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Diving In to Mesopotamia and Its Geography

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diving in to mesopotamia and its geography 380

Mesopotamia and Its Geography

Iraq is a land of diverse environments. In the north-east lie green, undulating plains, gradually rising to tree-covered mountain ranges with clear streams and wild flowers, with enough rainfall to grow crops. Here, agriculture began between 7000 and 6000 BCE. In the north, there is a stretch of upland called a steppe, where animal herding offers people a better livelihood than agriculture – after the winter rains, sheep and goats feed on the grasses and low shrubs that grow here. To the east, tributaries of the Tigris provide routes of communication into the mountains of Iran. The south is a desert – and this is where the first cities and writing emerged (see below). This desert could support cities because the rivers Euphrates and Tigris, which rise in the northern mountains, carry loads of silt (fine mud). When they flood or when their water is let out on to the fields, fertile silt is deposited.

After the Euphrates has entered the desert, its water flows out into small channels. These channels flood their banks and, in the past, functioned as irrigation canals: water could be let into the fields of wheat, barley, peas or lentils when necessary. Of all ancient systems, that of the Roman Empire (Theme 3) included, it was the agriculture of southern Mesopotamia that was the most productive, even though the region did not have sufficient rainfall to grow crops. Not only agriculture, Mesopotamian sheep and goats that grazed on the steppe, the north-eastern plains and the mountain slopes (that is, on tracts too high for the rivers to flood and fertilise) produced meat, milk and wool in abundance. Further, fish was available in rivers and date-palms gave fruit in summer. Let us not, however, make the mistake of thinking that cities grew simply because of rural prosperity. We shall discuss other factors by and by, but first let us be clear about city life.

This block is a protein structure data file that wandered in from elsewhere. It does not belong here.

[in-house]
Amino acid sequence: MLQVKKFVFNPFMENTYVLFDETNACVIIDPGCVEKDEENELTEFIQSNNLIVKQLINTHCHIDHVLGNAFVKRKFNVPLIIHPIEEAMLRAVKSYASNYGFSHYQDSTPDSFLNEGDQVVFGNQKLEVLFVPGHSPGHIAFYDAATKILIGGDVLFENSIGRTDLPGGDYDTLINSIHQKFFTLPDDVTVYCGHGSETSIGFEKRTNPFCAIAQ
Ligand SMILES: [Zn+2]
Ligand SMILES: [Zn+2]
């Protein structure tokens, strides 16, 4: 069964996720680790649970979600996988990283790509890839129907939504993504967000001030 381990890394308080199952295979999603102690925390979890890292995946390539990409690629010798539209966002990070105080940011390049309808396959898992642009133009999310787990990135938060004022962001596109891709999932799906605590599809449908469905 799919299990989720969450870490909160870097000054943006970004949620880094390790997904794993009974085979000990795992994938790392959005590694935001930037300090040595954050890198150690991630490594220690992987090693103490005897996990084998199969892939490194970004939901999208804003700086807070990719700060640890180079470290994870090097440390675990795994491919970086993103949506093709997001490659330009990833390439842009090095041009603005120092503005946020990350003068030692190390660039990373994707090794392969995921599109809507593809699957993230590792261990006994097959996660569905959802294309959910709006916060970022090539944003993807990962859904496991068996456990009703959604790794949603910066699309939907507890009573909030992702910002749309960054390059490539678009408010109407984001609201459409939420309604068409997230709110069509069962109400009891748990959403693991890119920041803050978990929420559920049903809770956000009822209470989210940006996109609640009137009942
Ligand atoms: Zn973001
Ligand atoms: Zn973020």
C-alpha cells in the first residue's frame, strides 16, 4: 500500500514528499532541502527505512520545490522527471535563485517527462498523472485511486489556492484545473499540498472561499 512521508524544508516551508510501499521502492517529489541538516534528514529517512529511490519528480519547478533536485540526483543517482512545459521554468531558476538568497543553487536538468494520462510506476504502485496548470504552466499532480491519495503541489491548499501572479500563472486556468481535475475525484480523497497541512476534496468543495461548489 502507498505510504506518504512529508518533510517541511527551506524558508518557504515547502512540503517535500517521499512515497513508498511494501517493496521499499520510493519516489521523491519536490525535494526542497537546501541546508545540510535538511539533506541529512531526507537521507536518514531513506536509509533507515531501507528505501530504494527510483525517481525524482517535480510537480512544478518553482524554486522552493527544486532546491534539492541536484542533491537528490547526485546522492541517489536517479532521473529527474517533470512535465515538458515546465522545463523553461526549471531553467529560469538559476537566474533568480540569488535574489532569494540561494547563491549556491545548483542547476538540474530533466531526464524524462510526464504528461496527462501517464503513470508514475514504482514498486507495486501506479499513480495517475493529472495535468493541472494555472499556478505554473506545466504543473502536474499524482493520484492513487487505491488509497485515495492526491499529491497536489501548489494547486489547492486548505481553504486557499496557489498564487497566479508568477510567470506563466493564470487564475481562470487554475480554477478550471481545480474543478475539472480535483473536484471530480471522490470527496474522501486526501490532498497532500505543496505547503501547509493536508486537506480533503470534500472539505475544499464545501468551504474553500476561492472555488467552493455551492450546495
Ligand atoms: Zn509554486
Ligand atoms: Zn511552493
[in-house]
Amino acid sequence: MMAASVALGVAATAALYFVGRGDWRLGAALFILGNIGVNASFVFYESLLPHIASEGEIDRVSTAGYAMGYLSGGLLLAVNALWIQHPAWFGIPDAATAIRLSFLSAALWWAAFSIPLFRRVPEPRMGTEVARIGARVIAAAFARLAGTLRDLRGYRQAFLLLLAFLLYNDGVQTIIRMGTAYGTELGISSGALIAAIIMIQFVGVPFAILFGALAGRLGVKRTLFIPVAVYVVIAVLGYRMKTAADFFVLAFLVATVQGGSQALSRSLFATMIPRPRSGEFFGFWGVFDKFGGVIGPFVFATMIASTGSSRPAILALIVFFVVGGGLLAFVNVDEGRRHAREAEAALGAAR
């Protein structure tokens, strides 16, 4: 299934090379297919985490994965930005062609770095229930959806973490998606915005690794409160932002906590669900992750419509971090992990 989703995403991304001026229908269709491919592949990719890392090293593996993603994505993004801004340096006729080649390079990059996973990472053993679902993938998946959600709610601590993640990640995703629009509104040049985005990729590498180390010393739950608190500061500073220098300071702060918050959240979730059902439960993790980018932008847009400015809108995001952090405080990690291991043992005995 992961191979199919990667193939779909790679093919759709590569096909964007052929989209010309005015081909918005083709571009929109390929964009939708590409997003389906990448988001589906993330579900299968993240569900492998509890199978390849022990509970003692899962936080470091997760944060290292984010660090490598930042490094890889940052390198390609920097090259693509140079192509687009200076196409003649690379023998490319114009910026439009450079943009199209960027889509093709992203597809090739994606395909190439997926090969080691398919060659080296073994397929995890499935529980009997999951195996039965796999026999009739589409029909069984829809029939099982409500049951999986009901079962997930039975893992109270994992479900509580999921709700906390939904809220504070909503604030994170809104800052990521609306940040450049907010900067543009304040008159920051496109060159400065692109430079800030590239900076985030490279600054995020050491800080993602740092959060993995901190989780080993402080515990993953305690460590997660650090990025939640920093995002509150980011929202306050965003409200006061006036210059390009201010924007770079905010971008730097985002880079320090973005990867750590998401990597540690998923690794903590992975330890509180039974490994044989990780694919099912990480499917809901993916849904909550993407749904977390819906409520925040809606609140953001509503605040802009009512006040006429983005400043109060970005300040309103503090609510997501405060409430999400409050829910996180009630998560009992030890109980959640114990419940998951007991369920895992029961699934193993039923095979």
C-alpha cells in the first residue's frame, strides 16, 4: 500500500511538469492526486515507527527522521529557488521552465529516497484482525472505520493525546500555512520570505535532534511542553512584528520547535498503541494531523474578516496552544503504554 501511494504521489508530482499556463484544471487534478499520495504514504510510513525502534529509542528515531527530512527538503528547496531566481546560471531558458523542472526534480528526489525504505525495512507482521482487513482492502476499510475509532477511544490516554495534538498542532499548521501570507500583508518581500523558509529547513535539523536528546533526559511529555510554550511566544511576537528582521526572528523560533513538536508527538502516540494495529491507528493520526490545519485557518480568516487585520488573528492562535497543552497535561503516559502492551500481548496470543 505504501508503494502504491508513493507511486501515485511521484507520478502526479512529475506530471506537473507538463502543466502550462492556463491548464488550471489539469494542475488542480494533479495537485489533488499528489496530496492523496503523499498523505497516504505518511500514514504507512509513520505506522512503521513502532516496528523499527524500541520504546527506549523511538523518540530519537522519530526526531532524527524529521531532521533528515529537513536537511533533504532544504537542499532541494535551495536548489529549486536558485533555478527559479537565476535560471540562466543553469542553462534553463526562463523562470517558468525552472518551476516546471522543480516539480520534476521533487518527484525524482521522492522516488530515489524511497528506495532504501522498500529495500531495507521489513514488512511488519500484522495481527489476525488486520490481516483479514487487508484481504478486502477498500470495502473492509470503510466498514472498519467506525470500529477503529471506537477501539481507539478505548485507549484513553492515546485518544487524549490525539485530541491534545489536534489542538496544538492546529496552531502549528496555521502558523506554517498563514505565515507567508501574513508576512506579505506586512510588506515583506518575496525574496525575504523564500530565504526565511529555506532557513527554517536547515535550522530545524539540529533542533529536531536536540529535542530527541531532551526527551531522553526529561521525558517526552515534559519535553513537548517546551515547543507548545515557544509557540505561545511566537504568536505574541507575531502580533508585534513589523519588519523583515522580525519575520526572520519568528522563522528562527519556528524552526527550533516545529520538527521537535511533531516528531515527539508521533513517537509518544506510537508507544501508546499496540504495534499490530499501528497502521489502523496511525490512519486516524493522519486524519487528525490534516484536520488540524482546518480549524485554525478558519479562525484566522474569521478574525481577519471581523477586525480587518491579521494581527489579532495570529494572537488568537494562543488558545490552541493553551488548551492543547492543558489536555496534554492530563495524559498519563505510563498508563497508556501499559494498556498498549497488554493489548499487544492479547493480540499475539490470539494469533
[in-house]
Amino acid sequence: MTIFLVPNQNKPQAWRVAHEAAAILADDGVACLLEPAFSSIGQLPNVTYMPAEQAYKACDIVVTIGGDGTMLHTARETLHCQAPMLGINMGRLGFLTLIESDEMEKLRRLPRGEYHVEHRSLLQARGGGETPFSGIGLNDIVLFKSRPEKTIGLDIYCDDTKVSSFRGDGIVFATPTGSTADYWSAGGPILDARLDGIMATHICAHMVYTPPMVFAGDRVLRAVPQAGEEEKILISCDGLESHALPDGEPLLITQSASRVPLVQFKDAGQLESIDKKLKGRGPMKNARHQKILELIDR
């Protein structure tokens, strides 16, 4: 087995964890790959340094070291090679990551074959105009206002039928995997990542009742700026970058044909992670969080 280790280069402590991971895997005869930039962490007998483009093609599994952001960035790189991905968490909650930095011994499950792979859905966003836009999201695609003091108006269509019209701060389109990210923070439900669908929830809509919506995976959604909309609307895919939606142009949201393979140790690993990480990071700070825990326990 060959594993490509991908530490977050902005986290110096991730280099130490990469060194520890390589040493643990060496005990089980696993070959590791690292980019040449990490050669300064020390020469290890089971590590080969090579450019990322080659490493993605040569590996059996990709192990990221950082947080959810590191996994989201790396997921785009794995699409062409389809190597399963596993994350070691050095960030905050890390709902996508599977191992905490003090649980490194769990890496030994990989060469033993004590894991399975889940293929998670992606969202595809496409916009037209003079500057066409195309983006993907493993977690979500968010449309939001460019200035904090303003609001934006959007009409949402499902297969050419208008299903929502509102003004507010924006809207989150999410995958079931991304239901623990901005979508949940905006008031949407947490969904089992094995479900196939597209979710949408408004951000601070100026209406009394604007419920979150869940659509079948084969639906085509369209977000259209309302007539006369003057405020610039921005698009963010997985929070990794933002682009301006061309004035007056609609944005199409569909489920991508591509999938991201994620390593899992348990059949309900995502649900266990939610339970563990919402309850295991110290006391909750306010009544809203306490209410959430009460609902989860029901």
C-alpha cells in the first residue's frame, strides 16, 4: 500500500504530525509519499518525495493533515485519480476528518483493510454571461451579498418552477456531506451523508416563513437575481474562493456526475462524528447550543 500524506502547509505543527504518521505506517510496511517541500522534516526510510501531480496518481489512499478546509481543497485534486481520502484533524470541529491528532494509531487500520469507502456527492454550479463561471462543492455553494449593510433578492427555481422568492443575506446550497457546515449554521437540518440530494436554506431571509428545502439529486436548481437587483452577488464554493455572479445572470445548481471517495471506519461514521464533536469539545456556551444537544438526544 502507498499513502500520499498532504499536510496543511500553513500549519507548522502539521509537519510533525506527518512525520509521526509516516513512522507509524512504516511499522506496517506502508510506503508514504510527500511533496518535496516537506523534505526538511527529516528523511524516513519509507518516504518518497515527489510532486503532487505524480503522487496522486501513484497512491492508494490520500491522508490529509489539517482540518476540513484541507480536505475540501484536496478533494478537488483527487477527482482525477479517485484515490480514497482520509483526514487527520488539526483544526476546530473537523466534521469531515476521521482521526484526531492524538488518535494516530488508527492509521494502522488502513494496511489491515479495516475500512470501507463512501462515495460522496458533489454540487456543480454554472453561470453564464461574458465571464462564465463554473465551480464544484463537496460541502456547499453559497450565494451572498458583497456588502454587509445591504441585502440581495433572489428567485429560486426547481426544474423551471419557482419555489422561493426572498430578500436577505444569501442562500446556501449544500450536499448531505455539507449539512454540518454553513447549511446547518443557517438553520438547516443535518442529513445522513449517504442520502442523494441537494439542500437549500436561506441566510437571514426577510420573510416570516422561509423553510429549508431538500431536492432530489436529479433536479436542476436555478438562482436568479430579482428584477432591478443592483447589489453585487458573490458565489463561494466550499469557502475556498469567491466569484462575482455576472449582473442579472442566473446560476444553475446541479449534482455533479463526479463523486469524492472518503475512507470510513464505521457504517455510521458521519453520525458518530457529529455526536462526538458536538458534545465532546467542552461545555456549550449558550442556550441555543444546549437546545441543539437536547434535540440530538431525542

The Significance Of Urbanism:

Cities and towns are not just places with large populations. It is when an economy develops in spheres other than food production that it becomes an advantage for people to cluster in towns. Urban economies comprise besides food production, trade, manufactures and services. City people, thus, cease to be self-sufficient and depend on the products or services of other (city or village) people. There is continuous interaction among them. For instance, the carver of a stone seal requires bronze tools that he himself cannot make, and coloured stones for the seals that he does not know where to get: his ‘specialisation’ is fine carving, not trading. The bronze tool maker does not himself go out to get the metals, copper and tin. Besides, he needs regular supplies of charcoal for fuel. The division of labour is a mark of urban life. Further, there must be a social organisation in place. Fuel, metal, various stones, wood, etc., come from many different places for city manufacturers. Thus, organised trade and storage is needed. There are deliveries of grain and other food items from the village to the city, and food supplies need to be stored and distributed. Besides, many different activities have to be coordinated: there must be not only stones but also bronze tools and pots available for seal cutters. Obviously, in such a system some people give commands that others obey, and urban economies often require the keeping of written records.

Movement Of Goods To Cities: